If I have a flat span of steel material, 3.0m x 150mm wide and 5mm thick, and apply an increasing downward force to the middle, at some point it will fail.

But if the profile of that piece of steel was T shaped instead of a flat span, it is much stronger.

Is the Safe Working Load (SWL) for different profiles calculatable by a specific formula?

Assuming so, otherwise how could you design things like cranes, does the same formula apply to different materials e.g. aluminium v steel and different thicknesses of the same material?

  • $\begingroup$ Related: engineering.stackexchange.com/questions/68/… $\endgroup$
    – user16
    Commented Jul 18, 2015 at 1:55
  • $\begingroup$ By T piece you mean a stiffening rib that improves SWL? $\endgroup$
    – Narasimham
    Commented Jul 20, 2015 at 18:17
  • $\begingroup$ @Narasimham yep $\endgroup$
    – Steve
    Commented Jul 21, 2015 at 7:12
  • $\begingroup$ So your question / query is about different profiles, different applications (cranes etc) different thicknesses and different materials (steel, aluminum) for given load to stay within SWL, Right? $\endgroup$
    – Narasimham
    Commented Jul 21, 2015 at 17:02
  • $\begingroup$ I was just curious about formulae and whether they carry across to different materials $\endgroup$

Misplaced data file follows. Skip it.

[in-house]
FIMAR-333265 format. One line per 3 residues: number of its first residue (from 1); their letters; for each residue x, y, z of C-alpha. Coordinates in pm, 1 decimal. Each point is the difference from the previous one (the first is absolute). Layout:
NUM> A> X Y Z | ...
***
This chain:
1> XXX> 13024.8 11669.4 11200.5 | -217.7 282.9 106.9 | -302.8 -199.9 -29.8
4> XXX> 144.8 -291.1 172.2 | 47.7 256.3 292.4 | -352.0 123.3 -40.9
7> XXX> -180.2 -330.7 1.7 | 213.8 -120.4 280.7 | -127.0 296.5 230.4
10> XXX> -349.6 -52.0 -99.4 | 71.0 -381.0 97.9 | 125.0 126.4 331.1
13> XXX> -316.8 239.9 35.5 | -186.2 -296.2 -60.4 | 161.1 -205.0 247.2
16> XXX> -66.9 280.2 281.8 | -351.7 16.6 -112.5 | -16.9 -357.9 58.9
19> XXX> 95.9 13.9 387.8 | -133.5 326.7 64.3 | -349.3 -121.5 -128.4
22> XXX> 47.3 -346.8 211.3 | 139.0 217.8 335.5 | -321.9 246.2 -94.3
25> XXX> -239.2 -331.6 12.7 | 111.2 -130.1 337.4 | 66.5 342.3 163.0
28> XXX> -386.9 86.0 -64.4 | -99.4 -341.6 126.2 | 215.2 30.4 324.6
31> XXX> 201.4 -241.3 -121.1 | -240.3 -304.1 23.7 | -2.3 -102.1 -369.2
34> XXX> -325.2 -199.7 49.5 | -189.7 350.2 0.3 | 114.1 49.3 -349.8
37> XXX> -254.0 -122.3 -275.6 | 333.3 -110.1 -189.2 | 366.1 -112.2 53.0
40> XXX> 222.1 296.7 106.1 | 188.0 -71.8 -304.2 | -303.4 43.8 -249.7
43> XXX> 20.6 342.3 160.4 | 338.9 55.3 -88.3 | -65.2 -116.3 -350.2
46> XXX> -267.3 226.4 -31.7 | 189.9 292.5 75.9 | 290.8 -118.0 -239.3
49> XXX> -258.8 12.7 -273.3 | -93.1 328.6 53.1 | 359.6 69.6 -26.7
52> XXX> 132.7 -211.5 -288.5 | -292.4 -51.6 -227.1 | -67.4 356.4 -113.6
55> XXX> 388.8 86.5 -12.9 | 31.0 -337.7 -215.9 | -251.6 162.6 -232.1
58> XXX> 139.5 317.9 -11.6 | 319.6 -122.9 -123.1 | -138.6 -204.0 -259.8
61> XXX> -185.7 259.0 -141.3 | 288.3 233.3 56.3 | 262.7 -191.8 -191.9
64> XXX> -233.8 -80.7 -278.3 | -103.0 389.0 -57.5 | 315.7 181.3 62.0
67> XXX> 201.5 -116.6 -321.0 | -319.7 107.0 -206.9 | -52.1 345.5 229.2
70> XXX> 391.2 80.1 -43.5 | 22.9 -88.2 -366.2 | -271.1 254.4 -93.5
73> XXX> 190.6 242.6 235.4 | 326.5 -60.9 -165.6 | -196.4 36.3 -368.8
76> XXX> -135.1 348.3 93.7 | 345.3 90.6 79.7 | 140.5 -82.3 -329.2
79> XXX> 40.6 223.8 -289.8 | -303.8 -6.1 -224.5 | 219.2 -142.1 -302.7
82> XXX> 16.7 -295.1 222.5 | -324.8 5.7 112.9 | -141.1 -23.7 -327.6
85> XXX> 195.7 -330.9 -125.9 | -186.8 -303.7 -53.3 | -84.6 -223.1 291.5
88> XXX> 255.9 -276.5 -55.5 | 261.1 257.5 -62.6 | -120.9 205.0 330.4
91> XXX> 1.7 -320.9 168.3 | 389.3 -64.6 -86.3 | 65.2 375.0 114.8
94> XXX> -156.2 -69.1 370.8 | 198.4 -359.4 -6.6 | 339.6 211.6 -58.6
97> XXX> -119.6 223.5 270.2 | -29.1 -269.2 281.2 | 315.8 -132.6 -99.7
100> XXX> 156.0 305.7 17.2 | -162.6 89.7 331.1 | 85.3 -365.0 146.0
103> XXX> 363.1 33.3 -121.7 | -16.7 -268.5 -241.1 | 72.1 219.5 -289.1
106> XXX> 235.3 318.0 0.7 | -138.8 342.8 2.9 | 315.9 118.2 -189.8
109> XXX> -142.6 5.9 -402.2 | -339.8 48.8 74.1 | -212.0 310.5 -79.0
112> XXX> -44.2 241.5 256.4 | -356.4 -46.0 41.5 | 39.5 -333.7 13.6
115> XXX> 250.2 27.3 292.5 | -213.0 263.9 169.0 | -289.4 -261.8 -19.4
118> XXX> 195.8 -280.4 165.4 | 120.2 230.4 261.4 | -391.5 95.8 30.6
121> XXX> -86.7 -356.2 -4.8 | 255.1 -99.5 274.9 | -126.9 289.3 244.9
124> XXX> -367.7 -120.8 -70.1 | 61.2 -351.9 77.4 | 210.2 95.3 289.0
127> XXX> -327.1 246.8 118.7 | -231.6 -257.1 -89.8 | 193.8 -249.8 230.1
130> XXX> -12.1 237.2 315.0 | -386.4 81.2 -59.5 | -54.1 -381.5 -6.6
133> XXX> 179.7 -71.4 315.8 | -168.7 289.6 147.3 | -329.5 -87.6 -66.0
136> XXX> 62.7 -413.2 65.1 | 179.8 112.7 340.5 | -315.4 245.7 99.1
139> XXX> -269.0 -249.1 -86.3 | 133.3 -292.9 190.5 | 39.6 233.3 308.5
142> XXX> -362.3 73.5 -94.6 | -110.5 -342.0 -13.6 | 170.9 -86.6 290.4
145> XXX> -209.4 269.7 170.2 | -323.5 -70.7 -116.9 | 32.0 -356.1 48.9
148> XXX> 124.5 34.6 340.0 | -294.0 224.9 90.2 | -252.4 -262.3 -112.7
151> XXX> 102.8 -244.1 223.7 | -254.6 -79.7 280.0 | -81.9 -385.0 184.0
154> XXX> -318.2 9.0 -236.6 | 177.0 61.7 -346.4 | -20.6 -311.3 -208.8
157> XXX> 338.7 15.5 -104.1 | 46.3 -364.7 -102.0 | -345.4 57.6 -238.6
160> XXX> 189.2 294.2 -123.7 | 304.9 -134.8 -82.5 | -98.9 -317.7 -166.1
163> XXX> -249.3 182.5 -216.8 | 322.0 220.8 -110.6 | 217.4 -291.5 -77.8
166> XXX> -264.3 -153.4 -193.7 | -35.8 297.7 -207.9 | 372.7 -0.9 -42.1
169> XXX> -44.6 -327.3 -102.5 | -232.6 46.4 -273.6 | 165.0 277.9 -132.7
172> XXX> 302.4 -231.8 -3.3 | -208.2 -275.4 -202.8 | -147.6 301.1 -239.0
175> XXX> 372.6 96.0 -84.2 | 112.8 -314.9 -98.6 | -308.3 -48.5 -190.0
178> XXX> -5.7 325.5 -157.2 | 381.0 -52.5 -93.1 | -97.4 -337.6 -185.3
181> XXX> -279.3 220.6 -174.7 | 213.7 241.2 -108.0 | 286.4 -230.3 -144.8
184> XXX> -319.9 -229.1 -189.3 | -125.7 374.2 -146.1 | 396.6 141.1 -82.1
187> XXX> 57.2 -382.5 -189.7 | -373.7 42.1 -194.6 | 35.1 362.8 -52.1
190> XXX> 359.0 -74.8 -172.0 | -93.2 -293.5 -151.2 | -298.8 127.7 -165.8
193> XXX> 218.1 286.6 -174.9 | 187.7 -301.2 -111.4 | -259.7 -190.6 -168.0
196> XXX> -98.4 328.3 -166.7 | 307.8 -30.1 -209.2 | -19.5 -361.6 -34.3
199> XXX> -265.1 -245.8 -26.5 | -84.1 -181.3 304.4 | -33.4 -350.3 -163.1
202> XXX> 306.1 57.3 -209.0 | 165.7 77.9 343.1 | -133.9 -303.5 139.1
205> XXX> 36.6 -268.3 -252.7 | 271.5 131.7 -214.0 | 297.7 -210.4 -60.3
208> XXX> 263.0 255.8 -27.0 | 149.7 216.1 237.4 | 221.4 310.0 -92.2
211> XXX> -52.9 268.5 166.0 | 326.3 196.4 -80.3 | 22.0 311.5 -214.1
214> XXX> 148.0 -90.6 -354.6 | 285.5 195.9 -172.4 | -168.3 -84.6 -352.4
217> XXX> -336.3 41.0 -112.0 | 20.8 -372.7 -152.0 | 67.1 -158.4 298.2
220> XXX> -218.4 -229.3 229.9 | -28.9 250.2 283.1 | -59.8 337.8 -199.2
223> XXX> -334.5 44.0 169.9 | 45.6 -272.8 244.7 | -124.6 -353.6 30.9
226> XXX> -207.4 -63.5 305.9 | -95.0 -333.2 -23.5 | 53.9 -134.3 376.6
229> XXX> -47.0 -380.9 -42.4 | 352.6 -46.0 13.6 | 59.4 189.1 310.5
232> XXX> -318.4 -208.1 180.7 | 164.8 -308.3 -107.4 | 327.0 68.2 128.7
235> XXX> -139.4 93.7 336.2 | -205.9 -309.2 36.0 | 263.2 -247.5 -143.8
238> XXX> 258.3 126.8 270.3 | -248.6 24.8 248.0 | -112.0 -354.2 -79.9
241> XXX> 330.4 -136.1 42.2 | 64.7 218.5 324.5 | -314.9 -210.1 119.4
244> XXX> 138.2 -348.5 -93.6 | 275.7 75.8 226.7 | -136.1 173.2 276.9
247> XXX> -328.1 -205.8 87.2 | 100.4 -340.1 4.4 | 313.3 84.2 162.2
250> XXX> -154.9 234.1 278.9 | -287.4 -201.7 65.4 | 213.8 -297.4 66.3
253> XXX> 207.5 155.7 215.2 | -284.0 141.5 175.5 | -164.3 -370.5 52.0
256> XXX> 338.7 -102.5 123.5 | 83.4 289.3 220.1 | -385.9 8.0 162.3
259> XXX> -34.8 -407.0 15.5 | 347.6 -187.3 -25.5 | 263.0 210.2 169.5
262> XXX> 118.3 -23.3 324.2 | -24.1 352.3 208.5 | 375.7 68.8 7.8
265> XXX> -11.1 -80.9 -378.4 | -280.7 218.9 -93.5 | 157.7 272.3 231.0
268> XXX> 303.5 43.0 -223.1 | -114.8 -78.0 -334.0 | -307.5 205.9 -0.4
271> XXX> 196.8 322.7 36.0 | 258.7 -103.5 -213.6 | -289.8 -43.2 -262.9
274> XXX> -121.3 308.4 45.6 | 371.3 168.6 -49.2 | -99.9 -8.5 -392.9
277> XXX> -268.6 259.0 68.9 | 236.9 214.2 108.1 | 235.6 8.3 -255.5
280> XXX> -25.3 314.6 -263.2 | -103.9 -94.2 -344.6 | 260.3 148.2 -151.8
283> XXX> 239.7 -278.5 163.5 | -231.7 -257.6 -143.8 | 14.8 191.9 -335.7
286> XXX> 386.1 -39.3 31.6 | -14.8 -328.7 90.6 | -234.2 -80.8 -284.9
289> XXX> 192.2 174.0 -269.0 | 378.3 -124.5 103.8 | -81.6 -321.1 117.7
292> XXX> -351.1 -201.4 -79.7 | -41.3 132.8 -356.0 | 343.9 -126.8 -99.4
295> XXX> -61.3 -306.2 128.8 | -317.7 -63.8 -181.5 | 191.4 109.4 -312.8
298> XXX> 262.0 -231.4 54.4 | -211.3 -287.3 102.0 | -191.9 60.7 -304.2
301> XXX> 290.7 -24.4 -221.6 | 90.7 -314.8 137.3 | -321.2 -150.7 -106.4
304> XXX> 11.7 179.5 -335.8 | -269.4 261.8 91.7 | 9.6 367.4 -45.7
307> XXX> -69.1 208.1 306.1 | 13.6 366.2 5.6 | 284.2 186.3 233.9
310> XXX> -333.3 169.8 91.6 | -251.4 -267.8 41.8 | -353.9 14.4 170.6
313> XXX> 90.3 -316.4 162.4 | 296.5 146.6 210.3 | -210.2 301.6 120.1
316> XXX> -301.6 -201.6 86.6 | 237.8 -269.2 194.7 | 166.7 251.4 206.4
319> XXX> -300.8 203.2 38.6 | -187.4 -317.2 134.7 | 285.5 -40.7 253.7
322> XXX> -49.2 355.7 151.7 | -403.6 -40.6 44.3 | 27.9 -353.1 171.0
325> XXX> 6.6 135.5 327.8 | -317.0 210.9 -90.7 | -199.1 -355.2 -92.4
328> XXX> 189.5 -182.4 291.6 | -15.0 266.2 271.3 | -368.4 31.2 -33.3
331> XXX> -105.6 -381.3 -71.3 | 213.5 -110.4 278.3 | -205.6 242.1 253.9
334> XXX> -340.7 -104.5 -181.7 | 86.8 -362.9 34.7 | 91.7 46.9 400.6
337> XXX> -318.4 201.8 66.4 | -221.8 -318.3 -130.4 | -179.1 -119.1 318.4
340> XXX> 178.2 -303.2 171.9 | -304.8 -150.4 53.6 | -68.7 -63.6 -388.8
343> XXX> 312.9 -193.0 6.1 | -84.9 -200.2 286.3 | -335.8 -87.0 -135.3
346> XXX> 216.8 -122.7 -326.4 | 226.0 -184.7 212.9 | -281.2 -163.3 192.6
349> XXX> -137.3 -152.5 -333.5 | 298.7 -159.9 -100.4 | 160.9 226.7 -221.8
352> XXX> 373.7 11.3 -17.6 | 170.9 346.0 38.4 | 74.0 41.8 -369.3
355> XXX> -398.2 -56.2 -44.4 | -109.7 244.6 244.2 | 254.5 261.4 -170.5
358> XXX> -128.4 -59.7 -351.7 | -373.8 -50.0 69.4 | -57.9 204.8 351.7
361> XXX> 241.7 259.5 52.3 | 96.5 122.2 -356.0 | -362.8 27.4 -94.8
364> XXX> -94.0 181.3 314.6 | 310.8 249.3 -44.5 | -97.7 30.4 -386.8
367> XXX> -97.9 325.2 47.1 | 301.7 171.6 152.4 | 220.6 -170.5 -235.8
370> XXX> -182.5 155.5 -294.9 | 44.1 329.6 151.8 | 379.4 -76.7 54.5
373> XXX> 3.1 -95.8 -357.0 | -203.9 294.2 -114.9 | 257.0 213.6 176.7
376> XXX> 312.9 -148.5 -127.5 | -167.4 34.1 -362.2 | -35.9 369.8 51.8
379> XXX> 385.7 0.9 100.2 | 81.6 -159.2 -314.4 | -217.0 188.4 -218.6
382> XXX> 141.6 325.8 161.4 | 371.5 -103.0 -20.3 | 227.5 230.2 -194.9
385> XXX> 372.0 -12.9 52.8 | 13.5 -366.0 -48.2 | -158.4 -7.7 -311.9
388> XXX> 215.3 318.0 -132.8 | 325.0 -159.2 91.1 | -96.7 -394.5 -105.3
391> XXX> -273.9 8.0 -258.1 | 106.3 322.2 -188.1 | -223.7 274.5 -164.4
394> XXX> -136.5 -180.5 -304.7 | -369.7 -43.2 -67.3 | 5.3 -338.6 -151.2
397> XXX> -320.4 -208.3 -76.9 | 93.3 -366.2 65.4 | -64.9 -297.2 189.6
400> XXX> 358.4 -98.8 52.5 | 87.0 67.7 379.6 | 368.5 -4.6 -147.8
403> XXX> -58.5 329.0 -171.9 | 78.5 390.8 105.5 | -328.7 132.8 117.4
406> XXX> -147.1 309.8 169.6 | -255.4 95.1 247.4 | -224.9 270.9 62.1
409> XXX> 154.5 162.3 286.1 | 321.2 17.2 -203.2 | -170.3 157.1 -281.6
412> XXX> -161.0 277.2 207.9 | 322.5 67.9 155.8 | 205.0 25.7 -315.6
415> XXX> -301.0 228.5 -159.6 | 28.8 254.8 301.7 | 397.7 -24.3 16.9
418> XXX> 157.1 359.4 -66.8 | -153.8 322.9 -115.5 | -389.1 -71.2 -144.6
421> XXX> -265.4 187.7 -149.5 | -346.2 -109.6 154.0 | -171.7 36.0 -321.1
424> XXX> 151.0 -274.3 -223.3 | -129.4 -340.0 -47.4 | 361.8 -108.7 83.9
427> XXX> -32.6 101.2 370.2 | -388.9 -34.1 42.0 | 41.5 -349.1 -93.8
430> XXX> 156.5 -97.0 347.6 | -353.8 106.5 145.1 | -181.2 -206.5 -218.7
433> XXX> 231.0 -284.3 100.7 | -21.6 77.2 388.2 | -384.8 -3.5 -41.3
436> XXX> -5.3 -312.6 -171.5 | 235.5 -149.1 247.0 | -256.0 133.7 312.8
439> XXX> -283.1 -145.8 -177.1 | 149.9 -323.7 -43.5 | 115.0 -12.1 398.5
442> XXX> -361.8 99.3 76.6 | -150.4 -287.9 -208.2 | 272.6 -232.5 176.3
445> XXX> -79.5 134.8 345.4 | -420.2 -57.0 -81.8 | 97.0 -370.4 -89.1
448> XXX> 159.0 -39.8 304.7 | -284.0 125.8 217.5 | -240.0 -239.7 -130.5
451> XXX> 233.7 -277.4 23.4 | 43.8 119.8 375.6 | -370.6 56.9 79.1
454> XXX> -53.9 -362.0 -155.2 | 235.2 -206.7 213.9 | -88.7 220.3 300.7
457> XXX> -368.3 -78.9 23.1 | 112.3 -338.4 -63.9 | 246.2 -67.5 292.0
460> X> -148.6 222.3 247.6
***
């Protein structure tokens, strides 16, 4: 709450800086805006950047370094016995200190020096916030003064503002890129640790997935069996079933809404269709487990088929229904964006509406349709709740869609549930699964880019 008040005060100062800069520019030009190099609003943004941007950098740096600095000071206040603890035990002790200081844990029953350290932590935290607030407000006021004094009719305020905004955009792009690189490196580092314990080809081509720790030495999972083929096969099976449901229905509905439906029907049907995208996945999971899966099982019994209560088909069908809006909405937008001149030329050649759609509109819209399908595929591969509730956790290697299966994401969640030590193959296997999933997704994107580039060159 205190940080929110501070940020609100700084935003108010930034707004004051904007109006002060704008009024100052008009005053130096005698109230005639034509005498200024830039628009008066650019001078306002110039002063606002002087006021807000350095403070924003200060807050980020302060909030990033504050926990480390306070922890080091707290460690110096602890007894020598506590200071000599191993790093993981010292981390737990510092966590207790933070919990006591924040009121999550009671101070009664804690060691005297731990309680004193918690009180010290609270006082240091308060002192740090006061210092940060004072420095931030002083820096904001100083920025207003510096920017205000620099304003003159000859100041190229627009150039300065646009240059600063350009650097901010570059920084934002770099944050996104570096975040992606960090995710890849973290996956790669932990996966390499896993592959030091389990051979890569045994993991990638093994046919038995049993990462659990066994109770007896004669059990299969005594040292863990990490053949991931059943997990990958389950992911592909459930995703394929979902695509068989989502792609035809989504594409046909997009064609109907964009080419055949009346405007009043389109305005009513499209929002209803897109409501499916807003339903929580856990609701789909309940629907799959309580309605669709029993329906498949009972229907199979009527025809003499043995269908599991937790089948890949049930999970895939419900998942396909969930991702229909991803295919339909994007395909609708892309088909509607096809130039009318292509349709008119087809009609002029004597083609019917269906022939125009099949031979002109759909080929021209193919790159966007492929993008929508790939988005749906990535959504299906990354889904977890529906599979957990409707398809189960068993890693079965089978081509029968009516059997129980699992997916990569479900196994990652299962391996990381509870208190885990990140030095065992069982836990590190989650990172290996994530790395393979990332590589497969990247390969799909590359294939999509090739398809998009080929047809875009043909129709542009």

– Steve
    Commented Jul 21, 2015 at 23:46

3 Answers 3


In answer to the question Is the "SWL" for different profiles calculatable by a specific formula? - Yes, although it’s not one formula, there are lots of different things to consider, all with sets of formulae depending on the exact situation. Calculating Safe Working Loads (SWL) (or, indeed, starting from a desired working load and calculating the required structural member) is a large part of what structural engineers do.

A beam can “fail” in many different ways. Most likely for your given case would be exceeding the plastic capacity of the beam in bending, such that a hinge forms in the middle of the beam, causing significant deformation which then pulls the beam off one of its supports. The plastic capacity of a metal beam is relatively easy to calculate, you can use the formula

s = M/Z

where s is the yield stress of the material, M is the applied bending moment, and Z is the plastic section modulus of your chosen profile.

s is material dependant, so changing the material will change this. You can get various grades of steel, with yields from 230 to 260 MPa. Aluminium can be supplied with yields from 15 to 20 MPa.

M depends on the applied loading. In your case it is due to a force F applied in the middle of a 3.0m span, which gives a maximum moment of 0.75F. (Calculating bending moments is a whole separate topic).

Z depends on your profile. Wikipedia gives some formulae for some basic sections. (Calculating section modulae is a big topic too).

This formula will give your theoretical maximum load, and not your SWL. The SWL also takes into account factors of safety, which are used to ensure that the applied load doesn't exceed the capacity. There are design standards which specify these factors (which standards apply depend on the situation).

To answer your headline question “How much strength does adding a T piece add?” - it all depends on the dimensions of the T piece. And, as alluded to by grfrazee, as increase the depth of the T you run the risk of the failure method changing to lateral torsional buckling.